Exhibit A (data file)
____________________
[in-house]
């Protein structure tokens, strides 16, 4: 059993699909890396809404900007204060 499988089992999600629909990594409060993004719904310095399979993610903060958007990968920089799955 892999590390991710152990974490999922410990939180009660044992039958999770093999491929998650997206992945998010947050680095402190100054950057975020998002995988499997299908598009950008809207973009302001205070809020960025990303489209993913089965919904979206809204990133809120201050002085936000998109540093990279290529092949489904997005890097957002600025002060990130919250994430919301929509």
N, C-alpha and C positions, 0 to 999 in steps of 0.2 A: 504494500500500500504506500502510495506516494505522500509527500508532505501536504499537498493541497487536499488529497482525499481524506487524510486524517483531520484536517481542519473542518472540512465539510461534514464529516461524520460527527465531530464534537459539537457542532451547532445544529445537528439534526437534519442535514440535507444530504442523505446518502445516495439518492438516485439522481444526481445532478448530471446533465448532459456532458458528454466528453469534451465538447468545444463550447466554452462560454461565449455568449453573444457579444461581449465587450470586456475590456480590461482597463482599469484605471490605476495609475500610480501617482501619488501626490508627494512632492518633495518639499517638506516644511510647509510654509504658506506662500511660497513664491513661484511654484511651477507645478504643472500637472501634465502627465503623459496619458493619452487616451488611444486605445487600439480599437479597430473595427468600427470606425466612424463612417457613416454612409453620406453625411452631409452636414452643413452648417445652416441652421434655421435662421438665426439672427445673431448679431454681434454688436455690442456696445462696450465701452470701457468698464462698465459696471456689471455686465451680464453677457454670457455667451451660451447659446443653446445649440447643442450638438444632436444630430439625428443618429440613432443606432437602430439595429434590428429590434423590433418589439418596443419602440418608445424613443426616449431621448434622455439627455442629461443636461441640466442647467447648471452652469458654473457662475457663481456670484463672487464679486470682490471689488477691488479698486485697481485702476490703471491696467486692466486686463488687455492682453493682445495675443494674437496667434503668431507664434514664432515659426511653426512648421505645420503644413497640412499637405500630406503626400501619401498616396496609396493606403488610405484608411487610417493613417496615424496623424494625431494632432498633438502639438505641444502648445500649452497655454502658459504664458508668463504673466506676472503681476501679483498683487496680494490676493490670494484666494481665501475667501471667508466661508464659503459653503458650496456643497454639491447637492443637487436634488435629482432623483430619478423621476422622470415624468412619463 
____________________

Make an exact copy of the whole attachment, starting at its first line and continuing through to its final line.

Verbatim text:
[in-house]
């Protein structure tokens, strides 16, 4: 059993699909890396809404900007204060 499988089992999600629909990594409060993004719904310095399979993610903060958007990968920089799955 892999590390991710152990974490999922410990939180009660044992039958999770093999491929998650997206992945998010947050680095402190100054950057975020998002995988499997299908598009950008809207973009302001205070809020960025990303489209993913089965919904979206809204990133809120201050002085936000998109540093990279290529092949489904997005890097957002600025002060990130919250994430919301929509």
N, C-alpha and C positions, 0 to 999 in steps of 0.2 A: 504494500500500500504506500502510495506516494505522500509527500508532505501536504499537498493541497487536499488529497482525499481524506487524510486524517483531520484536517481542519473542518472540512465539510461534514464529516461524520460527527465531530464534537459539537457542532451547532445544529445537528439534526437534519442535514440535507444530504442523505446518502445516495439518492438516485439522481444526481445532478448530471446533465448532459456532458458528454466528453469534451465538447468545444463550447466554452462560454461565449455568449453573444457579444461581449465587450470586456475590456480590461482597463482599469484605471490605476495609475500610480501617482501619488501626490508627494512632492518633495518639499517638506516644511510647509510654509504658506506662500511660497513664491513661484511654484511651477507645478504643472500637472501634465502627465503623459496619458493619452487616451488611444486605445487600439480599437479597430473595427468600427470606425466612424463612417457613416454612409453620406453625411452631409452636414452643413452648417445652416441652421434655421435662421438665426439672427445673431448679431454681434454688436455690442456696445462696450465701452470701457468698464462698465459696471456689471455686465451680464453677457454670457455667451451660451447659446443653446445649440447643442450638438444632436444630430439625428443618429440613432443606432437602430439595429434590428429590434423590433418589439418596443419602440418608445424613443426616449431621448434622455439627455442629461443636461441640466442647467447648471452652469458654473457662475457663481456670484463672487464679486470682490471689488477691488479698486485697481485702476490703471491696467486692466486686463488687455492682453493682445495675443494674437496667434503668431507664434514664432515659426511653426512648421505645420503644413497640412499637405500630406503626400501619401498616396496609396493606403488610405484608411487610417493613417496615424496623424494625431494632432498633438502639438505641444502648445500649452497655454502658459504664458508668463504673466506676472503681476501679483498683487496680494490676493490670494484666494481665501475667501471667508466661508464659503459653503458650496456643497454639491447637492443637487436634488435629482432623483430619478423621476422622470415624468412619463 